• Your skill level
  • Your level of experience
  • Your training/certifications
  • Your reputation in the field/industry
  • Your location

Making sure that you can explain the added value that you offer to potential clients is something you have to keep in mind. If you cannot justify it in your pricing then don’t include it.

Nutrition Coaching VS One-Time Services

Before I even dive into which pricing model would work best for you, you need to decide on a nutrition business model. In terms of nutritional consulting, that would mean thinking about whether you are looking to act as a coach with an on-going package or if you want to sell one-time packages. This is crucial in how you decide to price your offer.

I myself decided to go with package pricing in the beginning because I was working at a gym. However, once I met with more than a handful of clients, I felt like something was missing. I found that more often than not, I didn’t feel like I was providing them with the assistance that they really needed.

Knowing the information is not enough

Providing a client with information and the tools to better themselves is great. However, if they aren’t coming in with guns a-blazin’, ready to rock that plan, then they fall off the wagon which doesn’t benefit anyone. When this happened, I usually never heard from these clients again. Or once they did the 4-week plan, they weren’t wanting anything more from me.

I then decided to remodel my business to be more akin to a nutrition coaching program. Within that model, I would consult with a client once per week, either in person or over Skype for about 30 to 45 minutes. Each week, we worked on one (or two) small steps to help them get closer to their goals.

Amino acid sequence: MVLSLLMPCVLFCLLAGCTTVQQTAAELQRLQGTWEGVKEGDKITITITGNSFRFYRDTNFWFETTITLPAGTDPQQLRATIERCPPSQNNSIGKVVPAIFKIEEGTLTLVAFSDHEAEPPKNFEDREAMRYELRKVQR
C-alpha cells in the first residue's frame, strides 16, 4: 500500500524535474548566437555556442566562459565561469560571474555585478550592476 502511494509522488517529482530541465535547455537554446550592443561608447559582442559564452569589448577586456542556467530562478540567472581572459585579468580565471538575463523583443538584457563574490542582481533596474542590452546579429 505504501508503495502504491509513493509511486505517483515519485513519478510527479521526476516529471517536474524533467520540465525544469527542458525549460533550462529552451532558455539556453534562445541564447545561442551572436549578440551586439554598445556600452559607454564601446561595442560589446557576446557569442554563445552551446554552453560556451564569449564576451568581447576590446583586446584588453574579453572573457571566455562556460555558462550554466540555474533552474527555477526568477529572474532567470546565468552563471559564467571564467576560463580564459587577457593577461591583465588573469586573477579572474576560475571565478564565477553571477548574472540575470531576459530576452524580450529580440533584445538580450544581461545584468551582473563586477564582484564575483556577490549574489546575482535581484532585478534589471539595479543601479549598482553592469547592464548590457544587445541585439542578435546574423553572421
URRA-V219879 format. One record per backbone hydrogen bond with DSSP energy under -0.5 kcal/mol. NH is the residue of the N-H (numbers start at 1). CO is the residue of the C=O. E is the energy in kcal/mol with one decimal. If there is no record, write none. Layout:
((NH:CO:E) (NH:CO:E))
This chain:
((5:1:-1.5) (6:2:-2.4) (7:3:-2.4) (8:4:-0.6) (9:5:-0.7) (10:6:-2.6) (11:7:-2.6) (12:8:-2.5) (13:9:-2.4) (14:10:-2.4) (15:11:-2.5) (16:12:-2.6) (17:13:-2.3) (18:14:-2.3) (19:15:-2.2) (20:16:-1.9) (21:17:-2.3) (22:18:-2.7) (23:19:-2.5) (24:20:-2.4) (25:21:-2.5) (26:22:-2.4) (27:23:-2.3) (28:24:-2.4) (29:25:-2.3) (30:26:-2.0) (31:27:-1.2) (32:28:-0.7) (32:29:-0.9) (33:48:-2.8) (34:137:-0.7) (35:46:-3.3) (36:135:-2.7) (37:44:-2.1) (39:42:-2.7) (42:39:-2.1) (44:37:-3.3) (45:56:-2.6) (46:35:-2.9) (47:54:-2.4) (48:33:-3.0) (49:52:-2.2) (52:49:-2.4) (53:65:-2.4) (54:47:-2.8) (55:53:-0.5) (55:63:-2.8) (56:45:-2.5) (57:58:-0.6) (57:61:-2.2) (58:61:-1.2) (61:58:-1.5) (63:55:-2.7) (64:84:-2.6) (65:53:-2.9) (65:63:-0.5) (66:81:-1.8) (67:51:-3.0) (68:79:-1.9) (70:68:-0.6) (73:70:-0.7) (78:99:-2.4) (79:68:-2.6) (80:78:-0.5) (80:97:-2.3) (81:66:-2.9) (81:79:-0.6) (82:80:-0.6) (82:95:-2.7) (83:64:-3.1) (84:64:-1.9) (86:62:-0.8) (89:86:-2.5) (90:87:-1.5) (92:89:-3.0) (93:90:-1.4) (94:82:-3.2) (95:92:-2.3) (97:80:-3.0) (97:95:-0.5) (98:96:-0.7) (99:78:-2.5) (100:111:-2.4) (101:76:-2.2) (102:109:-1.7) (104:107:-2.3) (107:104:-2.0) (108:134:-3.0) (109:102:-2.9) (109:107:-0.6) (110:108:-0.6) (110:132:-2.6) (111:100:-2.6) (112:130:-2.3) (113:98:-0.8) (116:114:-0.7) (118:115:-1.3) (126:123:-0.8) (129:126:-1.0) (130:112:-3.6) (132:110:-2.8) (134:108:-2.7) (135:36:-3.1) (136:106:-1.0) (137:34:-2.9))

Most clients responded much better to this model. Each step was extremely actionable and practical and they knew exactly what they had to do that week to succeed. This also provided me with a recurring revenue model which allowed me to plan ahead.

So decide: do you want to coach people in a lifestyle change or do you just want to bang out plans for people, hoping that they will be motivated enough to stick to them? The choice is yours.

Know Your Costs and Salary Goals

Your main financial goal should be to bring in enough money to pay your bills and have something left to show at the end of the day. If you’re just scraping my, it just won’t be worth it in the long run.

Let’s say you already know that you need to make $45,000/year and only want to work 20 hours/week (1040 hours/per year – yes, please!). That works out to roughly $43.25 per hour.

You also need to determine your costs of running your holistic nutrition business. This might include the following:

  • Website fees
  • Banking fees
  • Materials for promotion
  • Advertising